Snow geese get a terrible rap from most hunters. They have distasteful nicknames, are often scorned as potential table fare, and garner little respect for what they have to offer. The truth is, snow geese are providing hunters with more opportunity than ever before. Liberalized seasons and limits, conservation hunts and burgeoning populations provide hunters with the ultimate challenge and prospects for filling a freezer with tasty protein.
Never having seen a recipe for a plucked and cooked snow goose, I set out to see what I could do with an adult snow to impress friends at the table. To say it was a hit would be an understatement. The bird was extremely tender, had tremendous flavor—partially due to having the skin and fat for cooking—and was big enough to feed four with large portions.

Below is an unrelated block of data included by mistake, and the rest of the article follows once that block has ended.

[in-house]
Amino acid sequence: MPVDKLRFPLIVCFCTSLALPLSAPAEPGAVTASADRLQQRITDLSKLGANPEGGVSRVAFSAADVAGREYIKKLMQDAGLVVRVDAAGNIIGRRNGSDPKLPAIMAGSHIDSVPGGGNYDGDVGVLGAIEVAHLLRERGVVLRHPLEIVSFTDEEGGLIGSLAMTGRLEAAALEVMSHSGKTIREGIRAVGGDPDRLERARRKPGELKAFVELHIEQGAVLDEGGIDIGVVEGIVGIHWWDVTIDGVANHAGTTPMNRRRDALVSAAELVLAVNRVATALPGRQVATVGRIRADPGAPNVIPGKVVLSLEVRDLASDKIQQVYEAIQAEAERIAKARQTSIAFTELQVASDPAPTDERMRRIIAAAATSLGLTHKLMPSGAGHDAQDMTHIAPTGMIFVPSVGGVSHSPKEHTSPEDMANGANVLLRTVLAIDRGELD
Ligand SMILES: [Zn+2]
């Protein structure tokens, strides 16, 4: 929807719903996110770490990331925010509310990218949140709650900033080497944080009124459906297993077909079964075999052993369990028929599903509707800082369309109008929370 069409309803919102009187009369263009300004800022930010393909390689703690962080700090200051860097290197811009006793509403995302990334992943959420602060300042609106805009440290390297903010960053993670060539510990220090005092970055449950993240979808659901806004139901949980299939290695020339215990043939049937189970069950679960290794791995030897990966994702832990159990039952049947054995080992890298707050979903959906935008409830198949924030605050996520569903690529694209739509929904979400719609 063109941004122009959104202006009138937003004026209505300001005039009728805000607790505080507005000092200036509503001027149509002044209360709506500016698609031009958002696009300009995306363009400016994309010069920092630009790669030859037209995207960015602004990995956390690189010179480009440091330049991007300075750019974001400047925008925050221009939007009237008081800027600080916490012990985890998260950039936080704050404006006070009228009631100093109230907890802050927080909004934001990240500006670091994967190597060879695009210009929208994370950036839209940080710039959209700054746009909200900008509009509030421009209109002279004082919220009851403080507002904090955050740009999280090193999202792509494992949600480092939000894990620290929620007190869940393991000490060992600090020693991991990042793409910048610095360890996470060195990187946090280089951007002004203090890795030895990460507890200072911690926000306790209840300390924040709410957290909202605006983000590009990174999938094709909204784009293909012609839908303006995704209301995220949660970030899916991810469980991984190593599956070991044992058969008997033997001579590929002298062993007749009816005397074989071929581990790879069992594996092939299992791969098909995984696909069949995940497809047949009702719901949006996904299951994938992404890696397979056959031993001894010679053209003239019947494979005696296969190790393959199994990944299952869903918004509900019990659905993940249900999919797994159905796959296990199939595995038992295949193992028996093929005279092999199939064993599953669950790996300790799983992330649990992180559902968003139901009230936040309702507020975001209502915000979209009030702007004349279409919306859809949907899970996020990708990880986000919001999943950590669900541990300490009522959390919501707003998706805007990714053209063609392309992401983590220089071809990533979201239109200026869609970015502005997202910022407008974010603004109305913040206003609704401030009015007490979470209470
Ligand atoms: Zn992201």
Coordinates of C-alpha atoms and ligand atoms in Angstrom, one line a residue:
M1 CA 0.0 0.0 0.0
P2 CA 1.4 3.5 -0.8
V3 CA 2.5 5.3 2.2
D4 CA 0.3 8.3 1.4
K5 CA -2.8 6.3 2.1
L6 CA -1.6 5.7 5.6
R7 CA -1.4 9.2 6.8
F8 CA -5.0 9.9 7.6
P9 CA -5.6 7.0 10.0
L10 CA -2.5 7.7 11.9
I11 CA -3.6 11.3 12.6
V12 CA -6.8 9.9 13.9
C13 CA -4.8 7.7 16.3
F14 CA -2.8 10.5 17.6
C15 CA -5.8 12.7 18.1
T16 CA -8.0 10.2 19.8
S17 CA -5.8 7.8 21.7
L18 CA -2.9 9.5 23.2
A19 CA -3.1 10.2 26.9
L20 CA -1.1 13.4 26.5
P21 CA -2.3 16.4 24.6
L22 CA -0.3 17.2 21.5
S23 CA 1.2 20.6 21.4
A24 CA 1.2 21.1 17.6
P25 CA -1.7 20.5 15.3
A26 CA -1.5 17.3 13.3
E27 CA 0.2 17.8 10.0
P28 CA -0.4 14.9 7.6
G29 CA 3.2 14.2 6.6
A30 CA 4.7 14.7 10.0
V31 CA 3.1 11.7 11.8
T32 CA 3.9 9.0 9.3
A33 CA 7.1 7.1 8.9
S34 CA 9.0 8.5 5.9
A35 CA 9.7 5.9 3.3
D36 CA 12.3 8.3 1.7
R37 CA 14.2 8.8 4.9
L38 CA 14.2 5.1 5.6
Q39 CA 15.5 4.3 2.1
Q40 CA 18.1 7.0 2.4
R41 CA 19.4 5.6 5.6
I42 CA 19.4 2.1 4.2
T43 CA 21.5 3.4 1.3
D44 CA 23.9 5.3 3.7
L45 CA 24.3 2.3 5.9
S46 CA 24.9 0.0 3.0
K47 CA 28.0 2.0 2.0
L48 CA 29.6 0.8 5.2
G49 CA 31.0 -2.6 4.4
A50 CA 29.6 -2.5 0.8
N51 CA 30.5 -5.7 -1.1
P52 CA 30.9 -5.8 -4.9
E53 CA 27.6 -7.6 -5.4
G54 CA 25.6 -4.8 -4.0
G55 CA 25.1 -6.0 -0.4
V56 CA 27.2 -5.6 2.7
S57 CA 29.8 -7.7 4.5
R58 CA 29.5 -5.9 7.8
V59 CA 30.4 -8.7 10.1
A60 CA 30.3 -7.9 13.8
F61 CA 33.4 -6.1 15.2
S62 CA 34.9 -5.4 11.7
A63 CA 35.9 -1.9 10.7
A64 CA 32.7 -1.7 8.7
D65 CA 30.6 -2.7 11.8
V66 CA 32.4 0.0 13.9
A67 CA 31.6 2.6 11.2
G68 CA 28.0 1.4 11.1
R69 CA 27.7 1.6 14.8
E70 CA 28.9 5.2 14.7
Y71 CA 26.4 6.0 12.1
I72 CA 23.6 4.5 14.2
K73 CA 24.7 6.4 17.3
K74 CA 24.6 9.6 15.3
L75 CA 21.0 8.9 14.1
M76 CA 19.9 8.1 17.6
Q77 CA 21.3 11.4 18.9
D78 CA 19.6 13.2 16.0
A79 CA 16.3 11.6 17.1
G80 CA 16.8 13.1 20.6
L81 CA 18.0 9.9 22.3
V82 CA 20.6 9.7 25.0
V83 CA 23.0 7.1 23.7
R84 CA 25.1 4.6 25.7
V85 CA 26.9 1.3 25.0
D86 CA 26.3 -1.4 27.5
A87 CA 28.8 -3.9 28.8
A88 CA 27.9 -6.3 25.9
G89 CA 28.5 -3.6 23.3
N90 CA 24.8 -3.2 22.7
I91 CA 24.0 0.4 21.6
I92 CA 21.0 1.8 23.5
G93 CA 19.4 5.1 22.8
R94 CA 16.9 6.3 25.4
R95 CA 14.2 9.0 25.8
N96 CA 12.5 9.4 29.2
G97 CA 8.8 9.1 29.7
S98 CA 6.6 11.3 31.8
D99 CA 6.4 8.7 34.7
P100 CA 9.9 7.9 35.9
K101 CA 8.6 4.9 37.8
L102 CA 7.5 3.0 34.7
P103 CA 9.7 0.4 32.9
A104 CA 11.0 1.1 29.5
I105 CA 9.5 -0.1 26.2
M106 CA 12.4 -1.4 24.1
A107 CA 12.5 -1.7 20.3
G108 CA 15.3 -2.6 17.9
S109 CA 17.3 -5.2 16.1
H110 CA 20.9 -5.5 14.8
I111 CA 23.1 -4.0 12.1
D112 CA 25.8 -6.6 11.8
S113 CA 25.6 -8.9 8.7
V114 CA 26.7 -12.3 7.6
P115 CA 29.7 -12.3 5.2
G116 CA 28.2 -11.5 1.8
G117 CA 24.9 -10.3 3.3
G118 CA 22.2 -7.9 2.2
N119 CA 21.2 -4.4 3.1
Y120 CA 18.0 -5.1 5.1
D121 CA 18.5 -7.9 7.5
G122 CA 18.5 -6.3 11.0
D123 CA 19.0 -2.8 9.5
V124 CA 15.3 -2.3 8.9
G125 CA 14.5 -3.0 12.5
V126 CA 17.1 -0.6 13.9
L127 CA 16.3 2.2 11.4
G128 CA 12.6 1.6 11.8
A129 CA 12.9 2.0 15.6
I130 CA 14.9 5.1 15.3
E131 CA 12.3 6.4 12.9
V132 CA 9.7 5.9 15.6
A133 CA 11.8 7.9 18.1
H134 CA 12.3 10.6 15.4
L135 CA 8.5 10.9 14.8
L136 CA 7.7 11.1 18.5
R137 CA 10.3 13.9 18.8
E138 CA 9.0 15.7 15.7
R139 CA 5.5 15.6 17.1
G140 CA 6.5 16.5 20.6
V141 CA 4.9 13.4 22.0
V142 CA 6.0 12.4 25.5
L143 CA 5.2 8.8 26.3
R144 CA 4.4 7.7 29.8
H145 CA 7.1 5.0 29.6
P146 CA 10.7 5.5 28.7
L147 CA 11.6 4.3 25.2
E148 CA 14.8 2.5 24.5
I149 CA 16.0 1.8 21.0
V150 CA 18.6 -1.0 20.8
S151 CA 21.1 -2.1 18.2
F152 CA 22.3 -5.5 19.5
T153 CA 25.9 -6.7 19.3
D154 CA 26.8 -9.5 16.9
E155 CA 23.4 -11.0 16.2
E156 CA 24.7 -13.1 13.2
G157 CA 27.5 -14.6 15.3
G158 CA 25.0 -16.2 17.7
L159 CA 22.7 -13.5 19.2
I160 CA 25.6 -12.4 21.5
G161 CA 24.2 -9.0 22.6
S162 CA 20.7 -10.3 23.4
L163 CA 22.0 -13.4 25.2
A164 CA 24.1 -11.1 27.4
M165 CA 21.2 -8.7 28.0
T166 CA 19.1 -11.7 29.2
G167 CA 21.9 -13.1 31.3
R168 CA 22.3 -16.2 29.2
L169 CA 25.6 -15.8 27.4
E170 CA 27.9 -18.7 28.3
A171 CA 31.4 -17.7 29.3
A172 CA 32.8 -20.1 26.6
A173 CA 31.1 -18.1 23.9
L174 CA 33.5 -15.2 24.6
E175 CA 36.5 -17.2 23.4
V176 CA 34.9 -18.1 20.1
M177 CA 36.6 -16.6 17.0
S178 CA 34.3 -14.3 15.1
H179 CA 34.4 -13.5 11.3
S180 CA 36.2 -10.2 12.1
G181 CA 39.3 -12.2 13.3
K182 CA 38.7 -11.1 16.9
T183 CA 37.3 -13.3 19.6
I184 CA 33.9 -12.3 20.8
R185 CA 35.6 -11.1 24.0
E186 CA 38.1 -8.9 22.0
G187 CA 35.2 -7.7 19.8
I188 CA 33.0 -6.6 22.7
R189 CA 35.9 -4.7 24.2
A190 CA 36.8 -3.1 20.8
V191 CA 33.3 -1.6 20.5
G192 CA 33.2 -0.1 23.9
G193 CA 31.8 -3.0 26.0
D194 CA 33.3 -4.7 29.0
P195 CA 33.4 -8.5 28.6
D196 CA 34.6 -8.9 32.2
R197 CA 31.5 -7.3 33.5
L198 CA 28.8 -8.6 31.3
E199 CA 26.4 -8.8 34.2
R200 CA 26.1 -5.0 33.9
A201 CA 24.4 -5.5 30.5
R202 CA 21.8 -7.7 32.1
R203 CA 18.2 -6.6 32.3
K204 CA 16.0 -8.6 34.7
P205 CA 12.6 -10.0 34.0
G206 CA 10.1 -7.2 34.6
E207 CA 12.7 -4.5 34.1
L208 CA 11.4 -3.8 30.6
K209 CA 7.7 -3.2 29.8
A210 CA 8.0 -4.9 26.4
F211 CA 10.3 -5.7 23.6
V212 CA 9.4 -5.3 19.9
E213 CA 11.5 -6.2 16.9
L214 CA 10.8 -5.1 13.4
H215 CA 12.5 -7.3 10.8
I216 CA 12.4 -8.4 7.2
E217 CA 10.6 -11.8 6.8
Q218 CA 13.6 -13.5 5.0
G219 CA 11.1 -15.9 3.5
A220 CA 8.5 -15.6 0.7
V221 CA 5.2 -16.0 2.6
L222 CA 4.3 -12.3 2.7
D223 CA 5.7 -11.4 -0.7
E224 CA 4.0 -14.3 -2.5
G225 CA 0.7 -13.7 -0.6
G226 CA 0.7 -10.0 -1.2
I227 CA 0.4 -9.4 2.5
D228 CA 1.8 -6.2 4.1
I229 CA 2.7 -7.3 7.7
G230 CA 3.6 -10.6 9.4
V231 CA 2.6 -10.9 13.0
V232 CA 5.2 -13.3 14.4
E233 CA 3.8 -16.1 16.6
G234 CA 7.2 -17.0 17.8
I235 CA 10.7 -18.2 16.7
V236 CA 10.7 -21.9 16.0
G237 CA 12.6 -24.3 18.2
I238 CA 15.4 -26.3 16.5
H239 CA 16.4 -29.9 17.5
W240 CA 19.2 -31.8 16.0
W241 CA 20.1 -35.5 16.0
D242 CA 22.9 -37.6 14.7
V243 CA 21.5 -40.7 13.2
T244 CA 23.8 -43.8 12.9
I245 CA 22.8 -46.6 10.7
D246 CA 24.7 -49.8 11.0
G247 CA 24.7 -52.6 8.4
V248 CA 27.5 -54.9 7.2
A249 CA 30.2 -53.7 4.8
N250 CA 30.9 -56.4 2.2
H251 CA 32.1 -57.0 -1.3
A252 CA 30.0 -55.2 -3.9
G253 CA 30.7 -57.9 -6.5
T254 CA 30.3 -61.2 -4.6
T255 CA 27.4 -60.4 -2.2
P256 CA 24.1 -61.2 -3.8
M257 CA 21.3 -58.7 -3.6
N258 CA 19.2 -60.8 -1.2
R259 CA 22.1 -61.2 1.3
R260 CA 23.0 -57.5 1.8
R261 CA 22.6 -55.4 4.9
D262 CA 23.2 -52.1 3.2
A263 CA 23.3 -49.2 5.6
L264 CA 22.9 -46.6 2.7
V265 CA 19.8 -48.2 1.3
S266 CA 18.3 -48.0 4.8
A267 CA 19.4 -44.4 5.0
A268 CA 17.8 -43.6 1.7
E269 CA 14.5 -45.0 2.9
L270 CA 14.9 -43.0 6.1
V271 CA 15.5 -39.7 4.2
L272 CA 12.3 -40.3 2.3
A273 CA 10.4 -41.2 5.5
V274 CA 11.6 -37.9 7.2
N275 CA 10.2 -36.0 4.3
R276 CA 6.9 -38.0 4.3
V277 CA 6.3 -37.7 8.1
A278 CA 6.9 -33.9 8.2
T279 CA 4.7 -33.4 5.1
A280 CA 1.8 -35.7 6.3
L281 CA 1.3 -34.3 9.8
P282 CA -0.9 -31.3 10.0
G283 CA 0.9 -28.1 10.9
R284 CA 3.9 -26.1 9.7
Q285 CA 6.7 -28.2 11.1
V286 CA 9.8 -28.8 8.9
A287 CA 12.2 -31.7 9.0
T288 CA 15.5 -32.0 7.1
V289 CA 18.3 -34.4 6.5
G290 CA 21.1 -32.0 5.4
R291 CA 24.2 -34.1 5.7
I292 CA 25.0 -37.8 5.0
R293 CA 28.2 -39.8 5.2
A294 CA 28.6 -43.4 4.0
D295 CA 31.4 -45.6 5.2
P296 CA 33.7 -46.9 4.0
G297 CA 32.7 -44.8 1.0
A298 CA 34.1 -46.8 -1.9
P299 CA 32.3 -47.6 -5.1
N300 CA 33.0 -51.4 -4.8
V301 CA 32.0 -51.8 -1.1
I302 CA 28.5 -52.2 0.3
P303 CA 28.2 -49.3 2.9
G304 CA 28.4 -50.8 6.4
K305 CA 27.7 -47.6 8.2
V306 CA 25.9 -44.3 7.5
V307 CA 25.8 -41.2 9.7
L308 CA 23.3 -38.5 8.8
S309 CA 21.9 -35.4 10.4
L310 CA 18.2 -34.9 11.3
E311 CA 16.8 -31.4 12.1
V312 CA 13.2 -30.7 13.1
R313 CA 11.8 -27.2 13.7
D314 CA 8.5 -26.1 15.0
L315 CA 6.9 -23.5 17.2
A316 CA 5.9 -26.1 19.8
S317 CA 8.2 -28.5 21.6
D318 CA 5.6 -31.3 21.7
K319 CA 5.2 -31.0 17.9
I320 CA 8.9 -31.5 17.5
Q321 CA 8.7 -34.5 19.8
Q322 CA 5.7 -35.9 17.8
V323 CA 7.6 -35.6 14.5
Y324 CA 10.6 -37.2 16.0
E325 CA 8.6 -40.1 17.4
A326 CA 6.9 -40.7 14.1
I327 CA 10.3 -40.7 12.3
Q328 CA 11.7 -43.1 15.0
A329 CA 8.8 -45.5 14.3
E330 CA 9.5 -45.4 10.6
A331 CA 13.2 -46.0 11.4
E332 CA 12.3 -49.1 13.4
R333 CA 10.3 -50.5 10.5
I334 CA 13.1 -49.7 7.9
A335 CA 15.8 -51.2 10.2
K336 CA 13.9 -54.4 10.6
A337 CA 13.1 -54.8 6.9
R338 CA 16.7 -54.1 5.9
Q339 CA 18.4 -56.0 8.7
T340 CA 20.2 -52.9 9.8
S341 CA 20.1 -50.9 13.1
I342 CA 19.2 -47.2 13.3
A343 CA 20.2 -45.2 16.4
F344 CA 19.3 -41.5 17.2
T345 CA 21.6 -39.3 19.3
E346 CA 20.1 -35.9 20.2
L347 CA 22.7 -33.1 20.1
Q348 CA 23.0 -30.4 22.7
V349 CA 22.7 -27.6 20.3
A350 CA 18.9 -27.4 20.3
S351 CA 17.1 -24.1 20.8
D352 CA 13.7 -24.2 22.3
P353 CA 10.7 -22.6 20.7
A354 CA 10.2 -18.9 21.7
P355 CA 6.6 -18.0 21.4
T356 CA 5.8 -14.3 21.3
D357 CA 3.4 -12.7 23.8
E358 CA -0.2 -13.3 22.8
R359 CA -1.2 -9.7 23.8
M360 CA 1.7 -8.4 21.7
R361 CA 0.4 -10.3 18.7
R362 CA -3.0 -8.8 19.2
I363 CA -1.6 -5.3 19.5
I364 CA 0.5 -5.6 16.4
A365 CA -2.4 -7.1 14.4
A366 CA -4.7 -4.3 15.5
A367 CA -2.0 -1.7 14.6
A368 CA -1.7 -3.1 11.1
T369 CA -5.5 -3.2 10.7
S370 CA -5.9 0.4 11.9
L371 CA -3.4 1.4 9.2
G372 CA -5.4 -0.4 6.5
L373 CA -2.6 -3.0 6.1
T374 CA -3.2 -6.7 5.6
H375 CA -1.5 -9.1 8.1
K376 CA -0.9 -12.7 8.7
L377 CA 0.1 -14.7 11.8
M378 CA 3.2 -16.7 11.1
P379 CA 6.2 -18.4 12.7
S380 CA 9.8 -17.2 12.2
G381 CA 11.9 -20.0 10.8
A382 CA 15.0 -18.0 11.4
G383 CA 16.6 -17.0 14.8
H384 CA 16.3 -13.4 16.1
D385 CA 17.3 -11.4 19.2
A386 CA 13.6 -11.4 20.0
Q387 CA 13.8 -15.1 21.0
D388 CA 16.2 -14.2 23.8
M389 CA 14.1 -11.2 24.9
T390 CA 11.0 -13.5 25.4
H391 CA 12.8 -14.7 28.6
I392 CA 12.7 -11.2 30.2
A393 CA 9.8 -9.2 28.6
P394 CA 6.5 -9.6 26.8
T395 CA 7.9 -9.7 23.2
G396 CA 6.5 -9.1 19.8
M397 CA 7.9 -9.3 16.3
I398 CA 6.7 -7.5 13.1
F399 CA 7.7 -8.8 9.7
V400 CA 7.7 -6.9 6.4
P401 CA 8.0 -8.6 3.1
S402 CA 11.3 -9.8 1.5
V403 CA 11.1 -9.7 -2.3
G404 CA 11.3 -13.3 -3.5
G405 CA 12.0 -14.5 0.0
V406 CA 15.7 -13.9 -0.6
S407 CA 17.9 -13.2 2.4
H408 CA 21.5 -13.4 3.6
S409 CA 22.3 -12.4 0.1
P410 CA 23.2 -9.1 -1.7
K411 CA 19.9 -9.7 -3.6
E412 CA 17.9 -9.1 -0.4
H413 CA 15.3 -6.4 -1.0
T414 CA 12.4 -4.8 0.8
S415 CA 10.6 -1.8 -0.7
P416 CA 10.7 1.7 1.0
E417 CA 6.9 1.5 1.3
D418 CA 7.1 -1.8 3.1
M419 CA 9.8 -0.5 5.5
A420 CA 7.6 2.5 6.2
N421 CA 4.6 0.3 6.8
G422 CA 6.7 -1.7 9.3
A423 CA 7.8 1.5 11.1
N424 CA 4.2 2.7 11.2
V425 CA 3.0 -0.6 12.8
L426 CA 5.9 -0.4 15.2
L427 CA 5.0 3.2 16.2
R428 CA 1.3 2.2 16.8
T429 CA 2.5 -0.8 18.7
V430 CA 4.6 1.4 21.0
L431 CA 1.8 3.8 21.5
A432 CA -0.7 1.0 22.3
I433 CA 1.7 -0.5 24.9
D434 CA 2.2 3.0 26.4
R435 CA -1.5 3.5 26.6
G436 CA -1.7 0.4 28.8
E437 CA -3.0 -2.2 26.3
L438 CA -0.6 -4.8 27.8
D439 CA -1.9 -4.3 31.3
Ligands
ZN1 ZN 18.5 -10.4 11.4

Some of the surprises included the amount of light-colored meat. The goose tenders and portions off the back were almost as white as a domestic turkey, with outstanding flavor. If you’ve been talking smack about snow geese, its time you changed your attitude. If you aren’t a believer, here is a recipe challenge.
Snow geese have dark skin as a means of transferring and holding heat. When in the north, their white feathers transmit the sun’s energy to their skin, just like a polar bear. The dark skin isn’t always appealing on the table, so I added beets to the recipe to enhance the natural color and flavor, which worked out grand.
Ingredients • 3-4 raw beets, quartered • 1 large yellow onion, sliced • 2 teaspoons salt • 2 teaspoons black pepper • 4 large cloves garlic, crushed • 1 snow goose, dressed (any wild goose will work)
Directions 1. Place snow goose breast down in a crockpot or slow cooker. Weston makes a 5, 7, and 8-quart slow cooker that can easily handle a large bird. 2. Add beets, onion, salt, pepper, and garlic, evenly spaced around the goose. 3. Pour enough water into the crockpot to cover the goose. 4. Set on high for six hours for young birds and up to eight hours for adult geese. 5. Carefully remove the goose from the vessel to slice and present on a plate. The goose is often so tender it is difficult to get out in one piece.
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